Melbourne City taps $30m from CEFC to boost decarbonisation effort | RenewEconomy

Melbourne City taps $30m from CEFC to boost decarbonisation effort

Print Friendly, PDF & Email

The CEFC has extended $30m in finance to the City of Melbourne, to help fast-track its shift to zero-net emissions.

Print Friendly, PDF & Email

The City of Melbourne has gained access to $30 million in finance from the Clean Energy Finance Corporation to help it reach its target of zero net emissions by 2020.

The finance from the CEFC will is help the City to accelerate its program of works, reduce its energy use and carbon emissions, and encouraging commercial property owners in the City to implement their own energy saving initiatives.

Nearly half of the money – $14.8 million – will be used to retrofit public lighting with more than 16,000 energy efficient LEDs; an upgrade that is expected to save the City more than $1 million a year on its electricity bills.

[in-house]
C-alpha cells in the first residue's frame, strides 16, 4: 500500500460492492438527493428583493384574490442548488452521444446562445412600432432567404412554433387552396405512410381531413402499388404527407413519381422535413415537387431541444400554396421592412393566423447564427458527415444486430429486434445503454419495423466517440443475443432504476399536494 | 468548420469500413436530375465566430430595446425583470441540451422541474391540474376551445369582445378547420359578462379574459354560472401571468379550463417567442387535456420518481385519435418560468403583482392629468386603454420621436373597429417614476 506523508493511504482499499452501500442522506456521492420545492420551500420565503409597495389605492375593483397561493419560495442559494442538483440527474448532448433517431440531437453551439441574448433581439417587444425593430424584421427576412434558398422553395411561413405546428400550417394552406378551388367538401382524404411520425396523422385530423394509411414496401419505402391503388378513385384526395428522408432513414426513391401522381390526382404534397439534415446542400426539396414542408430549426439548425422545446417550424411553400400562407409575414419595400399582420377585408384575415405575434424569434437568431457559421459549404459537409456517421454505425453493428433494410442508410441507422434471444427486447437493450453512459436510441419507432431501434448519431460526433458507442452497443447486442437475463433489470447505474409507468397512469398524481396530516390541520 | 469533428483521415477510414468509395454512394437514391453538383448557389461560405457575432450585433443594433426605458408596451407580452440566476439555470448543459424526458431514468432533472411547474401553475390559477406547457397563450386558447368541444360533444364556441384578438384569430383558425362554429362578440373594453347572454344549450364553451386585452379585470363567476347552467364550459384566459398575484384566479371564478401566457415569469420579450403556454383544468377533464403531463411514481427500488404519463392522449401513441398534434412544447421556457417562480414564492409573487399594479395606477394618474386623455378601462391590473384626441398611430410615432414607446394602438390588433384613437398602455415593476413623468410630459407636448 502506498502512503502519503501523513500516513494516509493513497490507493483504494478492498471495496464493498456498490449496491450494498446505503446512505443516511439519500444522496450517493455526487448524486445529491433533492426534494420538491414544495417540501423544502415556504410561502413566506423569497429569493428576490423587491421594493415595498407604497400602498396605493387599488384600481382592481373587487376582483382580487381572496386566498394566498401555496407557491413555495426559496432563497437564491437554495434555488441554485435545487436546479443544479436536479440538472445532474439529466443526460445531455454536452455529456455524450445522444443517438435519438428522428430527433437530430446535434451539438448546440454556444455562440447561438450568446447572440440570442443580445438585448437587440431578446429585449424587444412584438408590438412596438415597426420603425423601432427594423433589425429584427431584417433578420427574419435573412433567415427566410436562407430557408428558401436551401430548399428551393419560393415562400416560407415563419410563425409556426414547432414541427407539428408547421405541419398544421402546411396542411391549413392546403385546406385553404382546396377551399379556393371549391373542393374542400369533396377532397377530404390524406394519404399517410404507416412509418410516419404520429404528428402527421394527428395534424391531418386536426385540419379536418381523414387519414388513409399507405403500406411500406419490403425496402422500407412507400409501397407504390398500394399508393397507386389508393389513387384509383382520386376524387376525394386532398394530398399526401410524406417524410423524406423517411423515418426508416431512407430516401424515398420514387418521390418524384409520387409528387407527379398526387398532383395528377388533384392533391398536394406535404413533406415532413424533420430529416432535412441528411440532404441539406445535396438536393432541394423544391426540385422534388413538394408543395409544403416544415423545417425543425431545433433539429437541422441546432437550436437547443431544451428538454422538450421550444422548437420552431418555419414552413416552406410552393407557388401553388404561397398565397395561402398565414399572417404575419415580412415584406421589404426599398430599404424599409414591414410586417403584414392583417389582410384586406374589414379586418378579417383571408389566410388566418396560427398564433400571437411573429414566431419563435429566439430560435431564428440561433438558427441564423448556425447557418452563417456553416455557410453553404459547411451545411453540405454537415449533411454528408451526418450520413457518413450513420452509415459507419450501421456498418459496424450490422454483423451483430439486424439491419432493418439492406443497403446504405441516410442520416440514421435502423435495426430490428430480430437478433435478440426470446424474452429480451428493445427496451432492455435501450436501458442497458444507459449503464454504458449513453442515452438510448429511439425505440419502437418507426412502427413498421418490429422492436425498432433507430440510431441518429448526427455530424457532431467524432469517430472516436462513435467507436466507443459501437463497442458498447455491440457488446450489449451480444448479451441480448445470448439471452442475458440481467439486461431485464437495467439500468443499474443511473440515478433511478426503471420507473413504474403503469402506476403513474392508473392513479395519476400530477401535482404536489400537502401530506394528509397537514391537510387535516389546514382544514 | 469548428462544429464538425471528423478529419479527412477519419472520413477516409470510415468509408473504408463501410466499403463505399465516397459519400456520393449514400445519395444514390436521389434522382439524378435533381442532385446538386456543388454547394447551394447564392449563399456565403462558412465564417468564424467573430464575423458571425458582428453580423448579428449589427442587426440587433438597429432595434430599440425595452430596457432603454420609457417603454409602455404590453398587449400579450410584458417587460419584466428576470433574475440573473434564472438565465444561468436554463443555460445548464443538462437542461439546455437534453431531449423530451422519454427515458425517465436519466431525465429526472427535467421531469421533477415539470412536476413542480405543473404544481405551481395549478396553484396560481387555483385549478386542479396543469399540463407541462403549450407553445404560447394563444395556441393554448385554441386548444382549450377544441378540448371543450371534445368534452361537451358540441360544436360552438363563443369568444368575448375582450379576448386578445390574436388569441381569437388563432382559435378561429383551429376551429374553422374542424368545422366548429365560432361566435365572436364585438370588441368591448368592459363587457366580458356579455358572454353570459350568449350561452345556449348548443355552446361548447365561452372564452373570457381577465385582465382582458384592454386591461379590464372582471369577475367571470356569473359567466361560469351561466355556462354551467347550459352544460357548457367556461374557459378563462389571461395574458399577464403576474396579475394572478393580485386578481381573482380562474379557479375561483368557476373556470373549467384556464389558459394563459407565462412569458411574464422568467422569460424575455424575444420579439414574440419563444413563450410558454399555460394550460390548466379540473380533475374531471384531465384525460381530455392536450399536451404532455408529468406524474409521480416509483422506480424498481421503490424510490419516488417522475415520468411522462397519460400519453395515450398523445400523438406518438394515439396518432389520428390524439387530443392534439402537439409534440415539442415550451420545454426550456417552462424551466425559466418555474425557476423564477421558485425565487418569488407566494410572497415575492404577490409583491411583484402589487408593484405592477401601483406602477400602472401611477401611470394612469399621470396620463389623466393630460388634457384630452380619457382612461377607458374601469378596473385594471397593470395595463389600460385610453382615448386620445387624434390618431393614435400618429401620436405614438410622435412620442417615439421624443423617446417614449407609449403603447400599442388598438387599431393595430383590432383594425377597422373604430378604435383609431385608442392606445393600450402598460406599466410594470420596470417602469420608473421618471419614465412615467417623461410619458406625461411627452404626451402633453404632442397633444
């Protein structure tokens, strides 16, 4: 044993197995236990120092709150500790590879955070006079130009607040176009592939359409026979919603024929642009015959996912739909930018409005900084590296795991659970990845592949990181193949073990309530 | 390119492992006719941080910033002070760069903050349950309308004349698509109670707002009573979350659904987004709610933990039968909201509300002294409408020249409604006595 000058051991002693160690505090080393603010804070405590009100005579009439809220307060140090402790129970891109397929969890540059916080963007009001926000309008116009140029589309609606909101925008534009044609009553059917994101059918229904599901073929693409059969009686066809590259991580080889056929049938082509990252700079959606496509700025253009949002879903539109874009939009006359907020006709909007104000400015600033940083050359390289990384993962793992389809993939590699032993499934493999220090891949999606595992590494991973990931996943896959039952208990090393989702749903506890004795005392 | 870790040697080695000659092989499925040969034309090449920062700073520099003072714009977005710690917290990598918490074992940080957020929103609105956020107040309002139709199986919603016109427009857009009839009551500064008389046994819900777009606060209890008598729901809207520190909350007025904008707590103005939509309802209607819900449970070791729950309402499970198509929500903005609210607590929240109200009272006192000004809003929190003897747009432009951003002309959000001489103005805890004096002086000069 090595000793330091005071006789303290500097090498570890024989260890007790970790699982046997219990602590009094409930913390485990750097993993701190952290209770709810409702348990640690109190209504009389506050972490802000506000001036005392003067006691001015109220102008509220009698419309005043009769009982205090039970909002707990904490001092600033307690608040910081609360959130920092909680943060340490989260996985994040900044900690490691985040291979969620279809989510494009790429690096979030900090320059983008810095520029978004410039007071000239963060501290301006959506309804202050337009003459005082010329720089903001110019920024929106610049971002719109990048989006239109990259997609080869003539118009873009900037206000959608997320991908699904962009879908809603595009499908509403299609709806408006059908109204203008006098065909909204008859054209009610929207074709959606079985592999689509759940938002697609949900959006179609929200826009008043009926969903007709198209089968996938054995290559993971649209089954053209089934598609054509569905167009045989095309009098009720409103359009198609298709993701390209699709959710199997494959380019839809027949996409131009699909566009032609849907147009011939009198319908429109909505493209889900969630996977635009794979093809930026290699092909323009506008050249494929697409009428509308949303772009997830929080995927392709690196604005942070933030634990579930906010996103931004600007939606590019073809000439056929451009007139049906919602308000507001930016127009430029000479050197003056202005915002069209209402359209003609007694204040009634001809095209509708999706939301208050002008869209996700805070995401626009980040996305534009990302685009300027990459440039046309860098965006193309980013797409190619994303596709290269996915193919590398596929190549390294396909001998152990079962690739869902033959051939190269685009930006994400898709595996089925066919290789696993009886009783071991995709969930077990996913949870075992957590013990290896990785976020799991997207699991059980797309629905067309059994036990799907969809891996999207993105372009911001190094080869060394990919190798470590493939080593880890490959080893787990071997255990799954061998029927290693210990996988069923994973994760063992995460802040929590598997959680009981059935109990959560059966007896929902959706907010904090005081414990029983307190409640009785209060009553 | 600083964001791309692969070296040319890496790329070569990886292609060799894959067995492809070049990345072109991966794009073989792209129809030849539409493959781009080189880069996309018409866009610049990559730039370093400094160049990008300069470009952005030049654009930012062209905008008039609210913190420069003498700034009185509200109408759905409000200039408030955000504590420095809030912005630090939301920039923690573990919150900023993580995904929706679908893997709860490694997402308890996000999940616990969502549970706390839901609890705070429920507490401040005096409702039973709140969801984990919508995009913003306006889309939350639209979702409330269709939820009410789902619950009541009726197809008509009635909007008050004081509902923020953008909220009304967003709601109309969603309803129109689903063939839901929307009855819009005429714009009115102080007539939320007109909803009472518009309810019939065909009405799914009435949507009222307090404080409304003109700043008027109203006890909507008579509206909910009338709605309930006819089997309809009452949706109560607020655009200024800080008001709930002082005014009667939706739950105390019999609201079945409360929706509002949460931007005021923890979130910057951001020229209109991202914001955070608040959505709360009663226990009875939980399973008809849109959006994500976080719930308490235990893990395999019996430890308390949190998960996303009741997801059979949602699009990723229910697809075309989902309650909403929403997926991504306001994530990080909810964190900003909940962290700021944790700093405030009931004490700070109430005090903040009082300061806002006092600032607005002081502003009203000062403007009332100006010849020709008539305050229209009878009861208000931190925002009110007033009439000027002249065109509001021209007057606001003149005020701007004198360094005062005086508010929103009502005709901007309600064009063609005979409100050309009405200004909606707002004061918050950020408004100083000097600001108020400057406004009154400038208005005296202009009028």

Another $10 million is earmarked for the Sustainable Melbourne Fund (SMF) to finance Environmental Upgrade Agreements, with a focus on retrofitting commercial property.

A sum of $800,000 will be put towards completing the installation of 300kW of rooftop solar panels on Council and community facilities, including the Carlton Baths and Carlton Resource Centre.

Melbourne Lord Mayor Robert Doyle on one of the city's solar rooftops
Melbourne Lord Mayor Robert Doyle on one of the city’s solar rooftops

While $4.4 million will be put aside for other sustainability initiatives, based on the outcomes of a five-year Council emission reduction plan.

CEFC CEO Oliver Yates said the City of Melbourne was at the forefront of Australian councils taking proactive steps to reduce carbon emissions. And that the agency was keen to support other councils to go down the same path.

Last year the City of Melbourne joined with like-minded local governments and businesses to launch a Request for Information Process, with the aim of “challenging the market” to supply the right renewable energy solutions at the right price.

The idea, said Melbourne Lord Mayor Robert Doyle last November, was “to combine our purchasing power and signal our interest in securing a competitive price for a long term electricity supply from renewable sources.

“We hope this scale of demand will stimulate investment in a new renewable energy project that is shovel-ready and has planning approvals in place,” he said.

Print Friendly, PDF & Email

1 Comment
  1. Maurice Oldis 5 years ago

    first useful thing Robert Doyle has done!!!

Comments are closed.

Get up to 3 quotes from pre-vetted solar (and battery) installers.